Vallalakandan said “I want a son who will be just like you.”
Shiva said that he will take birth as his son from the womb of the demon’s wife Vallalakandi.”
The demon was overjoyed. But Lord Vishnu on hearing this boon was scared. He rushed to talk to Goddess Shakthi, Shiva’s consort. If the demoness gave birth to Shiva, the bloodshed would cause lot of damage to the people and the earth. So both of them discussed what to do. In the end when the demoness went into labor, Lord Vishnu made every human being disappear using his powers. Since there was no one in the village to assist Vallalakandi during her labor Vallalakandan was worried. At the moment Goddess Shakti appeared as a midwife and the demon was happy to see her. He took her to his wife and there the midwife requested him to get her a dustpan, sickle and a pot. The suspicious demon asked her why she needed the above things. The midwife said “the sickle is to cut the umbilical cord, the dustpan would be used to collect the waste adn the pot to clean the place with water.”
Satisfied with her reply the demon went to wait outside the delivery room. Shakthi then took her own form with sixteen hands and killed the demoness and her child. She came out and killed Vallalakandan too. But she still thirsted for blood and wandered around in her ferocious form. Worried at the outcome, the devas decided to pacify Shakti. They built a chariot and made Shakti sit on it. However, this didn’t help, so they magically made the chariot disappear and the Goddess is said to have fallen supine. Just like the Devas had anticipated, the fall made her calm. That is the reason behind the supine idol of the Goddess in this temple.

This temple of Periyayi amman lies 8 kms from Pondicherry on the East Coast road. The temple is situated on the left of this road driving about a km, en route to Auroville, in village of Kuyilapalayam. The Goddess is considered the presiding deity of this village.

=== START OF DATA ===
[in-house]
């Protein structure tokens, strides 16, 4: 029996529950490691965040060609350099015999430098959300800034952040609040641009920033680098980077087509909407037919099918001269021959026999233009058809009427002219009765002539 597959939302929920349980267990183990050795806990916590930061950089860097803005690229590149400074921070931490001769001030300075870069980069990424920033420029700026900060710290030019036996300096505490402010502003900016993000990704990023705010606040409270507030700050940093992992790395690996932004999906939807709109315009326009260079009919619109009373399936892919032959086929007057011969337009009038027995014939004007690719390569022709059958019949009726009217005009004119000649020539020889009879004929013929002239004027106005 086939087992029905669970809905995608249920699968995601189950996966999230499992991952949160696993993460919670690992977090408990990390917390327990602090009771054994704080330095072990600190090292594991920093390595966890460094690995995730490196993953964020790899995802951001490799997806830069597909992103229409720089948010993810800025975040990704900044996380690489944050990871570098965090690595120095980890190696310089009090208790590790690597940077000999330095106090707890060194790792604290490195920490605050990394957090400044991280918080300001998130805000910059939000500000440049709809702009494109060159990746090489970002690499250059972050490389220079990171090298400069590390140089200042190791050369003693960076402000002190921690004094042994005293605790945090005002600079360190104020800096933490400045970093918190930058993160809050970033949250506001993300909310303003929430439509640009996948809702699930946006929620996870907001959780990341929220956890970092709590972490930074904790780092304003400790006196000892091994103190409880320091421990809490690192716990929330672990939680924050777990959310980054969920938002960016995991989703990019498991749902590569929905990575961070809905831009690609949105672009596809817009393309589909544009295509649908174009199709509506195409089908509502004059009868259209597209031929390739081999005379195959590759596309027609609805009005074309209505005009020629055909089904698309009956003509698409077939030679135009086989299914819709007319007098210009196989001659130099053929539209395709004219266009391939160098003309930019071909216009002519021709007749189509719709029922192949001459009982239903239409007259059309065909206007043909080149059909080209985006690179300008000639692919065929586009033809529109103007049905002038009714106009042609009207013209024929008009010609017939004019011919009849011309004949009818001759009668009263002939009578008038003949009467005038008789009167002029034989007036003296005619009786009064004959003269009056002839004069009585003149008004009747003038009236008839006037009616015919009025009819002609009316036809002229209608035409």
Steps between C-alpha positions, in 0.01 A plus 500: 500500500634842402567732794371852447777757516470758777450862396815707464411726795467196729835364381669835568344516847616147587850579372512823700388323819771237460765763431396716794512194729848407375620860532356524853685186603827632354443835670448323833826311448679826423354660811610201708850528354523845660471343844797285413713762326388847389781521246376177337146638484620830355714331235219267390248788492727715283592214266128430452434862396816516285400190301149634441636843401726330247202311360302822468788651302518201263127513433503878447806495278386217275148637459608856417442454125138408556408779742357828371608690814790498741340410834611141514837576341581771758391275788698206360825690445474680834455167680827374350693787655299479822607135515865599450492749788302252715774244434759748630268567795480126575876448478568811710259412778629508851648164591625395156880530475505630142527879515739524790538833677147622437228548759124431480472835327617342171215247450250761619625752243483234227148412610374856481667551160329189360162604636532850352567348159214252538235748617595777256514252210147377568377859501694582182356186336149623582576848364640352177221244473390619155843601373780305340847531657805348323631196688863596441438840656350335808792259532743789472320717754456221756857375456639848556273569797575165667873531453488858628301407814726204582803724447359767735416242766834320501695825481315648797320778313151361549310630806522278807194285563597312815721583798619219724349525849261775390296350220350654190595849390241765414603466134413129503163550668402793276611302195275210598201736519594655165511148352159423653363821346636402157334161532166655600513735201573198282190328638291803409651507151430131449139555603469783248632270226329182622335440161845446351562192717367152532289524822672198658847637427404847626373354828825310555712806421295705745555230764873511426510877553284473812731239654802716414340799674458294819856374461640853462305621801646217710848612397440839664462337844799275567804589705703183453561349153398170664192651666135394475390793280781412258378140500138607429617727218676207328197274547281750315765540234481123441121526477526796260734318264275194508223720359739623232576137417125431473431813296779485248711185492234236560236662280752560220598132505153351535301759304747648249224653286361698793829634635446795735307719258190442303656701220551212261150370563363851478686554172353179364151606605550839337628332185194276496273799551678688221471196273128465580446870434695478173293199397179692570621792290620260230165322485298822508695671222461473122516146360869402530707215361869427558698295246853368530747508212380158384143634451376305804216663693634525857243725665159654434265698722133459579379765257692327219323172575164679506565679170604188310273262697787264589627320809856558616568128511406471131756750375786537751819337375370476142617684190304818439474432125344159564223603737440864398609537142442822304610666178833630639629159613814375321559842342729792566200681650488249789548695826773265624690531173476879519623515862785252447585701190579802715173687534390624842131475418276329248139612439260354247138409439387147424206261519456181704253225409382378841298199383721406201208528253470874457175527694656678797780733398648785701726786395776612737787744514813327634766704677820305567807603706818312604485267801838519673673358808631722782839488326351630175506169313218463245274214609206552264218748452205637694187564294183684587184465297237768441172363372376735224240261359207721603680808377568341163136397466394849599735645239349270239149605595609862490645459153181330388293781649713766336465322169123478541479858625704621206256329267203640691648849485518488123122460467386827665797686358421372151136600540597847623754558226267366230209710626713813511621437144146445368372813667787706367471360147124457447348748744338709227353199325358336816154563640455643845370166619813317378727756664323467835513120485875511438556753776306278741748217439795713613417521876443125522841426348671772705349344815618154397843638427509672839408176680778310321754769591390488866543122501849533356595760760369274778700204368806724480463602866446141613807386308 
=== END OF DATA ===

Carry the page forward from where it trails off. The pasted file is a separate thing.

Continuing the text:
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Why the moon wanes and waxes

The 27 daughters of Daksha were married to the moon or Chandra. Out of the 27, Chandra favored Rohini the most and spent most of his time with her. It came to a point when he ignored the other wives totally. The 26 sisters were very upset with this and went to their father Daksha and complained that Chandra was always with Rohini.

Daksha called on Chandra one day and told him that it was unfair that he spent most of his time with Rohini and this should not continue. But Chandra chose to ignore his father-in-law’s warning. Seeing that Chandra had not bothered to be with his other wives even after being warned, Daksha cursed him.

“Let Chandra be inflicted with leprosy and die slowly of the disease,” cursed Daksha. Soon Chandra’s disease took its toll. He was soon losing his sheen. His power to travel across the earth suffered and soon darkness surrounded the earth. Even the seas raged without seeing the moon.

Soon Chandra took refuge in Daksha’s house and fell at his feet. He urged that he be relieved from his curse. But Daksha said that once he cursed, he did not have the power to revoke or revise it. But Daksha said that if Chandra could find a shiva linga and pray fervently he might be released from his agony.

Chandra looked everywhere on earth but was unable find a linga. Finally when he was about to give up, he found a linga in Prabhas Patan, a place near Virawal in Sourashtra. He consecrated the linga and did penance to Shiva.